Senate Passes Bill Banning Congressional Insider Trading

Two days after the US Senate votes 92 to 2 to take up a measure that would ban Congressional members from engaging in insider trading, the legislation has passed by a 96 to 3 vote. The bill, which bars members of Congress from using confidential information obtained as a result of being in public office to trade stock, had temporarily become entangled in the proposals of over two dozen amendments, with some of the amendments seeking to strengthen the bill and others looking to weaken it.

One of the amendments that passed by a 58-41 vote would extend the new rules of the bill to cover members of the executive branch. Per the bill, Congressional members, senior administration officials, and top aides would have 30 days instead of a year to disclose financial transactions.

President Barack Obama is a supporter of the Stop Trading on Congressional Knowledge (STOCK) Act. During his State of the Union address last month, he said that if Congress placed their signatures of approval on the bill he would sign it into law right away. There is currently a companion bill making its way through the House that has over 255 co-sponsors and still must be put to a vote.

Authored by Senators Scott Brown (R-Mass.) and Kirsten Gillibrand (D-N.Y.), the STOCK Act is derived from two bills authored respectively by both of them. It was Senate Homeland Security and Government Reform Committee Chairman Joe Lieberman (I-Ct.) that combined the two bills.

Originally introduced in 2006, the STOCK Act started to generate a lot more interest from lawmakers after the CBS news program 60 minutes reported that members of Congress bought stock in companies while debating on laws that could impact the businesses. These investments were not illegal.

Other provisions of the combined bill include making it illegal for Congress members to tip off others, which would become a crime and a violation of congressional rules. However, the bill does not ban lawmakers from doing political favors for companies that they have stock in as long as they don’t actually sell the stock.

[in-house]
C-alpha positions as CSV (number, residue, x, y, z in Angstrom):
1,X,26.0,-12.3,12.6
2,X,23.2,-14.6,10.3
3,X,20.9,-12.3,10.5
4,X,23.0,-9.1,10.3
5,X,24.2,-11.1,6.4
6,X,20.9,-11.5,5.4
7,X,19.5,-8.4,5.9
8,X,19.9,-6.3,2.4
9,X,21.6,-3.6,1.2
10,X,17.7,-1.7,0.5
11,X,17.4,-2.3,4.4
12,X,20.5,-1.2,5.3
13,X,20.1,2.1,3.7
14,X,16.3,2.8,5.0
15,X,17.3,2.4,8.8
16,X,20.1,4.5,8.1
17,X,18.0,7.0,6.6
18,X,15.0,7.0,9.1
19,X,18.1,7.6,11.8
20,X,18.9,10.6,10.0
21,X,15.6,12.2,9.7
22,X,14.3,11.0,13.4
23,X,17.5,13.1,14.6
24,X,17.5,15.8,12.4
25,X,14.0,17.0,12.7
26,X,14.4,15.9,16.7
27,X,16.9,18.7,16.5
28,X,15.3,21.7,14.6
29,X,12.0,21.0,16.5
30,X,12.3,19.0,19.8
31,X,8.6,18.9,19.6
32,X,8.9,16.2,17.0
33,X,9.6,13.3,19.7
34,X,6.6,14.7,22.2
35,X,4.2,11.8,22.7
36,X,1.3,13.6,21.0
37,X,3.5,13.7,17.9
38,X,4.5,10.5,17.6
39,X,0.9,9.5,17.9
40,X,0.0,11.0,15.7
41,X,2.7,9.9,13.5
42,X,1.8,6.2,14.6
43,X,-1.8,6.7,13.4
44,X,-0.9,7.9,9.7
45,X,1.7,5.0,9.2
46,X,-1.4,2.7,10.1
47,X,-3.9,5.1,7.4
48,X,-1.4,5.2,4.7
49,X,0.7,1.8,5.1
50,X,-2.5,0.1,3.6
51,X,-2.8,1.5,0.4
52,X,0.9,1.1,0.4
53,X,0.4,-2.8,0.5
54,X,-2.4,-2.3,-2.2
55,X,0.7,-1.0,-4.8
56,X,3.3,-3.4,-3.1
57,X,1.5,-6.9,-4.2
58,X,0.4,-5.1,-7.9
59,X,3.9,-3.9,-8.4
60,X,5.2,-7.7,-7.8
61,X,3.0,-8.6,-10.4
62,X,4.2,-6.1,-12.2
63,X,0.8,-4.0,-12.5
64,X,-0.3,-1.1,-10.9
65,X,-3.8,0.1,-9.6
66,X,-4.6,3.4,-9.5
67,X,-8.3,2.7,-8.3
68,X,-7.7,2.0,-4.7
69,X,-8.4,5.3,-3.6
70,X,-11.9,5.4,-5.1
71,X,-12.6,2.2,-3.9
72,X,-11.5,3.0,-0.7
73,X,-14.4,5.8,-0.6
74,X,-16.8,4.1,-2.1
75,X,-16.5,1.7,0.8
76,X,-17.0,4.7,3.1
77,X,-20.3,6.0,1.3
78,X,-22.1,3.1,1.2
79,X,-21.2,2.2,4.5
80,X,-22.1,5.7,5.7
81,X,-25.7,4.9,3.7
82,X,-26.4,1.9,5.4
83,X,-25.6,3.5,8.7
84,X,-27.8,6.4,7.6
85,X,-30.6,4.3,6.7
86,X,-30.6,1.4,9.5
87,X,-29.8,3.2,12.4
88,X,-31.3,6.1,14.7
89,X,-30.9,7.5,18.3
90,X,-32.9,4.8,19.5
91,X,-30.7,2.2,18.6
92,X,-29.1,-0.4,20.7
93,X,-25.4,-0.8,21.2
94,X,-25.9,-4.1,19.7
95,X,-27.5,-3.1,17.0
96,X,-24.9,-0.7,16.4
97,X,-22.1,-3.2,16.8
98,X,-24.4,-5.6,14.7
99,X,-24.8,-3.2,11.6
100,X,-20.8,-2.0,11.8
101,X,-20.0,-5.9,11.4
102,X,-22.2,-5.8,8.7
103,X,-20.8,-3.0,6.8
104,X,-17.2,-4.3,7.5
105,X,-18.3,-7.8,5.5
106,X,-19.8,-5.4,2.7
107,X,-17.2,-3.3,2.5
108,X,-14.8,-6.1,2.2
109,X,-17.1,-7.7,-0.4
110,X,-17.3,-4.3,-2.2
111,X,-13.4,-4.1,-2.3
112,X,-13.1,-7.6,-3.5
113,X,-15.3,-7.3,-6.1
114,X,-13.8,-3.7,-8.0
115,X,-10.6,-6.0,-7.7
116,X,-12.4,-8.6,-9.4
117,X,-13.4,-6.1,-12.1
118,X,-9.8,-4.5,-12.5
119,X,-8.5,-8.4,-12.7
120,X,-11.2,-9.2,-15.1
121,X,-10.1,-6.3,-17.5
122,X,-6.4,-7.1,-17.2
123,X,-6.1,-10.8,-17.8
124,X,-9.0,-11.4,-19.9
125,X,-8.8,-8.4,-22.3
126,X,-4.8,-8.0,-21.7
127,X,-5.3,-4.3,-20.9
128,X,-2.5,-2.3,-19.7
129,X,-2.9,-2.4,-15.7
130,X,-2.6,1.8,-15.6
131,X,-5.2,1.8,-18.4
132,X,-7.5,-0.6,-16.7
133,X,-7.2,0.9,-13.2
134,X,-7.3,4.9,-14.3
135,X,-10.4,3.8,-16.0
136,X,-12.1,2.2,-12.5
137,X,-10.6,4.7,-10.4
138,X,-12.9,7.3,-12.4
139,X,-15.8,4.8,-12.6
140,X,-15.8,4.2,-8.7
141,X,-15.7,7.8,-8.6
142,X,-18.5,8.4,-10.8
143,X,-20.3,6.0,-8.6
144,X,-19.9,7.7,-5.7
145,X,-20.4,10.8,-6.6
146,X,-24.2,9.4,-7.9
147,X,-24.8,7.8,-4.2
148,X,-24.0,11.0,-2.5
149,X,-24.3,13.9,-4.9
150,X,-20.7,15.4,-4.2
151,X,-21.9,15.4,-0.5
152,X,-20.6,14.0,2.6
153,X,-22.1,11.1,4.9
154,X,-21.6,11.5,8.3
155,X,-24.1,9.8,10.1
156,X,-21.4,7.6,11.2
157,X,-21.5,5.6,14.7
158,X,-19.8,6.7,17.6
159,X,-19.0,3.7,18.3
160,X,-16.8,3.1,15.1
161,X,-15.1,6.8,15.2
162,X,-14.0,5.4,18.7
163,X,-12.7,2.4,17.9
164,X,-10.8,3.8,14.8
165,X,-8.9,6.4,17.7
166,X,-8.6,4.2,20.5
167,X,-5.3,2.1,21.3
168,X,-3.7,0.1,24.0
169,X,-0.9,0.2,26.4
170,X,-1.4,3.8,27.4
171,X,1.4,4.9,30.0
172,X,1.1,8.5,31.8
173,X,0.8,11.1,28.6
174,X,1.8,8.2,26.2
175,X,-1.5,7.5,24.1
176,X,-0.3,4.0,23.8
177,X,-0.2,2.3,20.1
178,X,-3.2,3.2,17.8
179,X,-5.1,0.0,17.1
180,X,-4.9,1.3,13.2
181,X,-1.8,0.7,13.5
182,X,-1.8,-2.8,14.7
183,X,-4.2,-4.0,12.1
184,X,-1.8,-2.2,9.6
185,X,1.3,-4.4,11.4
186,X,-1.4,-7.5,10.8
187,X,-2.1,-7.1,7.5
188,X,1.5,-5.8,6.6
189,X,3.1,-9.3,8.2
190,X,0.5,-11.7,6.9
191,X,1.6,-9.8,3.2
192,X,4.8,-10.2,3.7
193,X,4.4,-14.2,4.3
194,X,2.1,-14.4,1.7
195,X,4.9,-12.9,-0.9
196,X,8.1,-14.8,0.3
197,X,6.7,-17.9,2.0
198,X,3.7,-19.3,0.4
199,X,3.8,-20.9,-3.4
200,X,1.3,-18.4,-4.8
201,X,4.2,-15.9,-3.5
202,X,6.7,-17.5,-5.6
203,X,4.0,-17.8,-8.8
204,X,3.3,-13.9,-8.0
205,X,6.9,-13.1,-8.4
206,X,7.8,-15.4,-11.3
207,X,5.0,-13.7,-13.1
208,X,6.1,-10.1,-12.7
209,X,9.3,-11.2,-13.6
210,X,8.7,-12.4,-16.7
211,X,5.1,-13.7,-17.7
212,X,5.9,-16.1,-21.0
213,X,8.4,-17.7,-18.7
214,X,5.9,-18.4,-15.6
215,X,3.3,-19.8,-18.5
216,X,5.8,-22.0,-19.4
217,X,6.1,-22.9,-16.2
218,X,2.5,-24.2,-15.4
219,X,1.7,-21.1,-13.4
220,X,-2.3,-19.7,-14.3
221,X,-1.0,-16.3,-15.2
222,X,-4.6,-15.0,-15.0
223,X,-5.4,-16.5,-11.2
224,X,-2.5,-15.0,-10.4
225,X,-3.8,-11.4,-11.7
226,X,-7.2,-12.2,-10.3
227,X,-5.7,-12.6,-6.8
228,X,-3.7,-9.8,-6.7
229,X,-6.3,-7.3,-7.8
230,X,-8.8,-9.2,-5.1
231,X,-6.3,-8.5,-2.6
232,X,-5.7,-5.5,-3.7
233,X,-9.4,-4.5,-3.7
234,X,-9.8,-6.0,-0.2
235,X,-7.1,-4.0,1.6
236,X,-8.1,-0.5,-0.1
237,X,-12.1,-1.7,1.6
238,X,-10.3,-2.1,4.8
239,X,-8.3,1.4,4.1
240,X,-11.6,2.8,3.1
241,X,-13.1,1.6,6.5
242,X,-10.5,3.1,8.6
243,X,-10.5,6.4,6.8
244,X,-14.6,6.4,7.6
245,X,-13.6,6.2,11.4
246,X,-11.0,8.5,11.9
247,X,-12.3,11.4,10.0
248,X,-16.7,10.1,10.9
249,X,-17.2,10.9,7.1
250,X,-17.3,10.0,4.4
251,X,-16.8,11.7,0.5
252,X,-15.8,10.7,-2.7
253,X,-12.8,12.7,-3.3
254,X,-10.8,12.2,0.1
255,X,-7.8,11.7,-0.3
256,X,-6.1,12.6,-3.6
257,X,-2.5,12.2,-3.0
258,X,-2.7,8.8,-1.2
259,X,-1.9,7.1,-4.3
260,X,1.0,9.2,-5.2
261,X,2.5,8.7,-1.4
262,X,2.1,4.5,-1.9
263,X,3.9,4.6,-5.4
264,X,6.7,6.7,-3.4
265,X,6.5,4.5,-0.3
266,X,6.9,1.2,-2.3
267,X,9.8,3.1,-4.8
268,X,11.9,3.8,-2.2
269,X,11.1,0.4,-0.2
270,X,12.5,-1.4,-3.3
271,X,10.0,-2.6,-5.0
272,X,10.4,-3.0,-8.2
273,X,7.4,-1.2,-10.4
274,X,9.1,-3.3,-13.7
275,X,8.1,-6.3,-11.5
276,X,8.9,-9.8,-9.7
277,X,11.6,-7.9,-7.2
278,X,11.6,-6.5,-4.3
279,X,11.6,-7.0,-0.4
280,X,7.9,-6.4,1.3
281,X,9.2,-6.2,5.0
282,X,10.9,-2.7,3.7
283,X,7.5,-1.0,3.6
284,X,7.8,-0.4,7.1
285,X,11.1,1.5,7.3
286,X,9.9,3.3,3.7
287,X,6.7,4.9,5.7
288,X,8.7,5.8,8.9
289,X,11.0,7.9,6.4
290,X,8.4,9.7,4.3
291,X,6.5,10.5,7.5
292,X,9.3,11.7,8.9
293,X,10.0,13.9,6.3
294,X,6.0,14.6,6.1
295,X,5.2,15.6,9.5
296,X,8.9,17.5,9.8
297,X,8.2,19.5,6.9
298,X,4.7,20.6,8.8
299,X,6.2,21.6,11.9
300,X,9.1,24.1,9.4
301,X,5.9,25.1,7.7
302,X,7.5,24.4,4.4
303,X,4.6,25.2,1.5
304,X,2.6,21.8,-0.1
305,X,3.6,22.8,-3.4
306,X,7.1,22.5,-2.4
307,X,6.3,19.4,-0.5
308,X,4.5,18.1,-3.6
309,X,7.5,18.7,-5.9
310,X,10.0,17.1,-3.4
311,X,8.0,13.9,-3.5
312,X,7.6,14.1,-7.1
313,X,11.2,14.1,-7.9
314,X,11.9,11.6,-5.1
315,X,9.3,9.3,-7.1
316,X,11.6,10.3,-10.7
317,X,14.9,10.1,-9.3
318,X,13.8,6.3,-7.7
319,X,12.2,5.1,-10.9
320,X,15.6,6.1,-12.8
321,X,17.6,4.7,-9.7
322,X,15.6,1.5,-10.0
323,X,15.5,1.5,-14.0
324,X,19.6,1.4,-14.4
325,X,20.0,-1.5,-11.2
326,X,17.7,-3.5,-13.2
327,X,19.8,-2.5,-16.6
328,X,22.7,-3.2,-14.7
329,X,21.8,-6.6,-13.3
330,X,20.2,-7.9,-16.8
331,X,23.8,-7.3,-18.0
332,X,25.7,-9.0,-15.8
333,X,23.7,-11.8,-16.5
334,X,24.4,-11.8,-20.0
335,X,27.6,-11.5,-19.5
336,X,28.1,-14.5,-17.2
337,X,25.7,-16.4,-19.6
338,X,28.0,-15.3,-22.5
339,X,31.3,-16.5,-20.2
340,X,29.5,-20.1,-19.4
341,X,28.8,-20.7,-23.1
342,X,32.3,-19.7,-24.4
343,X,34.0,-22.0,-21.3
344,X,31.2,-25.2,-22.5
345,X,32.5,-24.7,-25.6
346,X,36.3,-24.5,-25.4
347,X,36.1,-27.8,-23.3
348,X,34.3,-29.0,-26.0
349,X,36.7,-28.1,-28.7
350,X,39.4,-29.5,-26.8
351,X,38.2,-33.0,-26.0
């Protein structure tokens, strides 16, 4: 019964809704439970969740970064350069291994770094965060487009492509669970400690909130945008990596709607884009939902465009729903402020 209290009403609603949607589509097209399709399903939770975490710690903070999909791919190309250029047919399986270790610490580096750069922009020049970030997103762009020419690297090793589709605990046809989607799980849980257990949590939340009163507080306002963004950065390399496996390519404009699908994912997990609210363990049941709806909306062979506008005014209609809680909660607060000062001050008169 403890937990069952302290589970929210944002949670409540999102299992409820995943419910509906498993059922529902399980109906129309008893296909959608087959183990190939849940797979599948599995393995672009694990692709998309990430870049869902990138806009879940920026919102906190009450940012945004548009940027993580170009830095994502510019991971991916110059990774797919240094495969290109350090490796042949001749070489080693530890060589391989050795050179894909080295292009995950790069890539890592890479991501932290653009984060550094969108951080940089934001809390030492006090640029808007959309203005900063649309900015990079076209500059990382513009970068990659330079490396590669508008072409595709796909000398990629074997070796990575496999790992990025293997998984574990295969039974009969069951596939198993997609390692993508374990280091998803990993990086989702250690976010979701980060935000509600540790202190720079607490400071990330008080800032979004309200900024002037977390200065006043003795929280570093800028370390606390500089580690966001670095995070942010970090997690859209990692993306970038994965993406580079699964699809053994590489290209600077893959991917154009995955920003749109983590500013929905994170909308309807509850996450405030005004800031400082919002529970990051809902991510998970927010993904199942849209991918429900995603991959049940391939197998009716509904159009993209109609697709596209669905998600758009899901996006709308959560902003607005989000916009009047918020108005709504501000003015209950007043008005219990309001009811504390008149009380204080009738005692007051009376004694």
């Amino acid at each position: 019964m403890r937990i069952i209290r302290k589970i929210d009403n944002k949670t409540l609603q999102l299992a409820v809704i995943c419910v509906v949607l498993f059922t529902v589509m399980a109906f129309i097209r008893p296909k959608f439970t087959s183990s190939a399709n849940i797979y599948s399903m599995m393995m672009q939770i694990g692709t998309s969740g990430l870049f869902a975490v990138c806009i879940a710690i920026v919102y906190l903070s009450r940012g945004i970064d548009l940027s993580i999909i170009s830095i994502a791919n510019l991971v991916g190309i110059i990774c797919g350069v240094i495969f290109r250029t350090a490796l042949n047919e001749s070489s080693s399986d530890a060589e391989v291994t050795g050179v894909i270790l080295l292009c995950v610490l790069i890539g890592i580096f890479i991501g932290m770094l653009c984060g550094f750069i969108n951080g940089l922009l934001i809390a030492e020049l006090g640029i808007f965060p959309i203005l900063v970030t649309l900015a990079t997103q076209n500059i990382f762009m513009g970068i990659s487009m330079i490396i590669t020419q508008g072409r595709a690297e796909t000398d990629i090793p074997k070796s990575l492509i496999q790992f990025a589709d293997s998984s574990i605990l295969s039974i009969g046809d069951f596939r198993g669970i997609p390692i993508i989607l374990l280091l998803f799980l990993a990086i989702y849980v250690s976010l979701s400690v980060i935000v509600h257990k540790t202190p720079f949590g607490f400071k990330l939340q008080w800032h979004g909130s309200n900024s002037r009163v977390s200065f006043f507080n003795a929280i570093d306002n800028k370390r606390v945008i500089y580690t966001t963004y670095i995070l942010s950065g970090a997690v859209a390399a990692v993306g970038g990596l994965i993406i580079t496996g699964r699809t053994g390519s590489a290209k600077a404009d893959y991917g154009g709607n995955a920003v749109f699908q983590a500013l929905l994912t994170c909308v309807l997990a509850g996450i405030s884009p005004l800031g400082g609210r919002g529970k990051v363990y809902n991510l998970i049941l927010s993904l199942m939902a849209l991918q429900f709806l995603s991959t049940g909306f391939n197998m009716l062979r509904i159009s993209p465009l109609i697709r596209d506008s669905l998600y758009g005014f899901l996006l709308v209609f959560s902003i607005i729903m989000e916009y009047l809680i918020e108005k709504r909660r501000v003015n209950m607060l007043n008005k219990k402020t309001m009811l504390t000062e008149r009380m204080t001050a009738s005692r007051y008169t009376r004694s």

As our securities fraud law firm mentioned in an earlier blog post, the Securities and Exchange Commission grew worried that placing this kind of insider trading ban on lawmakers affect the scope of existing laws. The SEC instead wanted there to be a fiduciary duty barring members of Congress from revealing confidential information and using what they know for personal gain.

The use of confidential insider information to make a trading profit is wrong—even if some consider it a victimless crime.

As Congress moves on insider trading bill, lawmakers remain exempt from several federal laws, Washington Post/Associated Press, February 2, 2012

Lure of a Senate Bill Attracts Amendments, Some of Them Relevant, The New York Times, February 1, 2012

STOCK Act: Insider Trading Bill To Receive Senate Vote Next Week, Huffington Post, January 26, 2012

More Blog Posts:
Insider Trading: Former FrontPoint Partners Hedge Fund Manager Pleads Guilty to Criminal Charges, Institutional Investors Securities Blog, August 20, 2011

Ex-Goldman Sachs Board Member Accused of Insider Trading with Galleon Group Co-Founder Seeks to Have SEC Administrative Case Against Him Dropped, Institutional Investors Securities Blog, April 19, 2011

$78M Insider Trading Scam: “Operation Perfect Hedge” Leads to Criminal Charges for Seven Financial Industry Professionals, Stockbroker Fraud Blog, January 18, 2012

Measure Banning Insider Trading Gains Support of Congress Members, Stockbroker Fraud Blog, September 24, 2011

That said, our stockbroker fraud law firm are familiar with many investors who are direct victims of financial misconduct. We consider it our responsibility to help them recoup their losses through arbitration and in court. Contact Shepherd Smith Edwards and Kantas, LTD LLP today.